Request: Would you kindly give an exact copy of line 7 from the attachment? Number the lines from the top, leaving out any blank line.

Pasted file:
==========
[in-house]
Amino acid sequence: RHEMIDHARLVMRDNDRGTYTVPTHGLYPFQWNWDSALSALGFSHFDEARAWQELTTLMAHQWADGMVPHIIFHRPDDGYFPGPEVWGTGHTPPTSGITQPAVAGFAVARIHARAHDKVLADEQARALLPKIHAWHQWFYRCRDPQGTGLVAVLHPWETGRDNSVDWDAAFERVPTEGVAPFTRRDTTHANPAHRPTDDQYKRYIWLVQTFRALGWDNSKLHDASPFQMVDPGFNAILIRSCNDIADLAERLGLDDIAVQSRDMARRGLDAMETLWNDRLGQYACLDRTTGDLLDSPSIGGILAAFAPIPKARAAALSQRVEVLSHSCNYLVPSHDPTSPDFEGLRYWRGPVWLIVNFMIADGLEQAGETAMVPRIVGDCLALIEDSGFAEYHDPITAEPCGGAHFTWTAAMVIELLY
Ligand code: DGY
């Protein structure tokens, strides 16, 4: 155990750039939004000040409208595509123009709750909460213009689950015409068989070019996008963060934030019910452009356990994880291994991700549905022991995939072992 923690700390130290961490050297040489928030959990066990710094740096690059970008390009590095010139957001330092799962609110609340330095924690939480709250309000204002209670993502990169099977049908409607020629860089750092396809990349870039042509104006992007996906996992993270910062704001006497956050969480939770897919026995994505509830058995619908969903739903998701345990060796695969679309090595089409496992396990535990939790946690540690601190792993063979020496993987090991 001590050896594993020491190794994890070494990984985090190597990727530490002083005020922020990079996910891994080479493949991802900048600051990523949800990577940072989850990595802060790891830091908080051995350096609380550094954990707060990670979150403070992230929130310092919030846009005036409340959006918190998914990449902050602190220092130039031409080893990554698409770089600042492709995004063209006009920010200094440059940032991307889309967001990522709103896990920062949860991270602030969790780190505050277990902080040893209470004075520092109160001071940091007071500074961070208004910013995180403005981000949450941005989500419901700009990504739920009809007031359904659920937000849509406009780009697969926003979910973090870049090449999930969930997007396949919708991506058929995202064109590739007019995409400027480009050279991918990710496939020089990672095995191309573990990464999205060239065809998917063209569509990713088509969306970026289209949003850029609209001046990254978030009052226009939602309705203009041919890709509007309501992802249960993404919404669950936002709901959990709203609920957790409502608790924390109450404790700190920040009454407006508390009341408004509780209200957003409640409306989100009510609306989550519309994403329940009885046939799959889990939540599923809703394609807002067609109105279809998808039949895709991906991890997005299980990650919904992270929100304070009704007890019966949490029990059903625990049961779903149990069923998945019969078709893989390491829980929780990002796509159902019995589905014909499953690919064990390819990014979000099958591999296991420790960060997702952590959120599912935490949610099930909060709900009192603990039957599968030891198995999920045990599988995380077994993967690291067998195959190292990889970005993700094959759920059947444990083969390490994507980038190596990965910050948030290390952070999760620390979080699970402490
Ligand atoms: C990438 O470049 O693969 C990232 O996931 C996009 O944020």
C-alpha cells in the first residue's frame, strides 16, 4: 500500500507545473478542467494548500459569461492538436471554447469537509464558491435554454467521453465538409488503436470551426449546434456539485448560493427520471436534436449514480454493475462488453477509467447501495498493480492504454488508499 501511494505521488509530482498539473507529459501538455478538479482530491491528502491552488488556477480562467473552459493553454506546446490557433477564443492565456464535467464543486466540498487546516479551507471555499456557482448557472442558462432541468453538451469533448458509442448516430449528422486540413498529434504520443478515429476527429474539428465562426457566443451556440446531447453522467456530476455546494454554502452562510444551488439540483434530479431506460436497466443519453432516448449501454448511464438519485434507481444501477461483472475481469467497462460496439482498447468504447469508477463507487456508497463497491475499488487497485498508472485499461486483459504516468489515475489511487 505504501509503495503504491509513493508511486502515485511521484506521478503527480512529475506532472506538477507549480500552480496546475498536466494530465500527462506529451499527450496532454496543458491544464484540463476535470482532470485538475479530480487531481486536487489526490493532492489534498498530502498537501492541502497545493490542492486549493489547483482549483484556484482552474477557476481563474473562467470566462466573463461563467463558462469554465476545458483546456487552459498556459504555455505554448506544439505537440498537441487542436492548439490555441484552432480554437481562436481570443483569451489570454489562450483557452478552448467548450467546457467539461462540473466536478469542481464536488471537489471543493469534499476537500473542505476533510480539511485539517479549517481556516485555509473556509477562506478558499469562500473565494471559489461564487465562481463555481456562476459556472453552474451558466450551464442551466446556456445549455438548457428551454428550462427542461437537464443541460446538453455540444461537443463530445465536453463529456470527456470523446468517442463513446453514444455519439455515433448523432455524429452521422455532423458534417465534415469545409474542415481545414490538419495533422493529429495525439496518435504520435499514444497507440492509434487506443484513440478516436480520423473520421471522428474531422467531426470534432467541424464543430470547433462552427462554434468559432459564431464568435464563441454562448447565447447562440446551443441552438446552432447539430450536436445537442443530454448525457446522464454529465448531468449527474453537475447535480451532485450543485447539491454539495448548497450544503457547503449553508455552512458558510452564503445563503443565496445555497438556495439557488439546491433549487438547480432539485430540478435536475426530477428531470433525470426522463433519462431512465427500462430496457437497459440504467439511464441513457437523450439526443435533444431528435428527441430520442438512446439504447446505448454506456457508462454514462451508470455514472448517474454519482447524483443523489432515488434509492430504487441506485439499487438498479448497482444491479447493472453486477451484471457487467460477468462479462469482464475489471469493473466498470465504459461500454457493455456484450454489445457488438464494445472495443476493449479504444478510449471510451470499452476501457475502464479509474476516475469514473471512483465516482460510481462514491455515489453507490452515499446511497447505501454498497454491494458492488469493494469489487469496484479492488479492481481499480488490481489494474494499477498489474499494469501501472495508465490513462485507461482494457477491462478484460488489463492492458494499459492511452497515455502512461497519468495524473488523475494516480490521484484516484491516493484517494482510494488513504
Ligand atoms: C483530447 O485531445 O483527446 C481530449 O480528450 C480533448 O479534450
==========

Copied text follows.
Ligand atoms: C483530447 O485531445 O483527446 C481530449 O480528450 C480533448 O479534450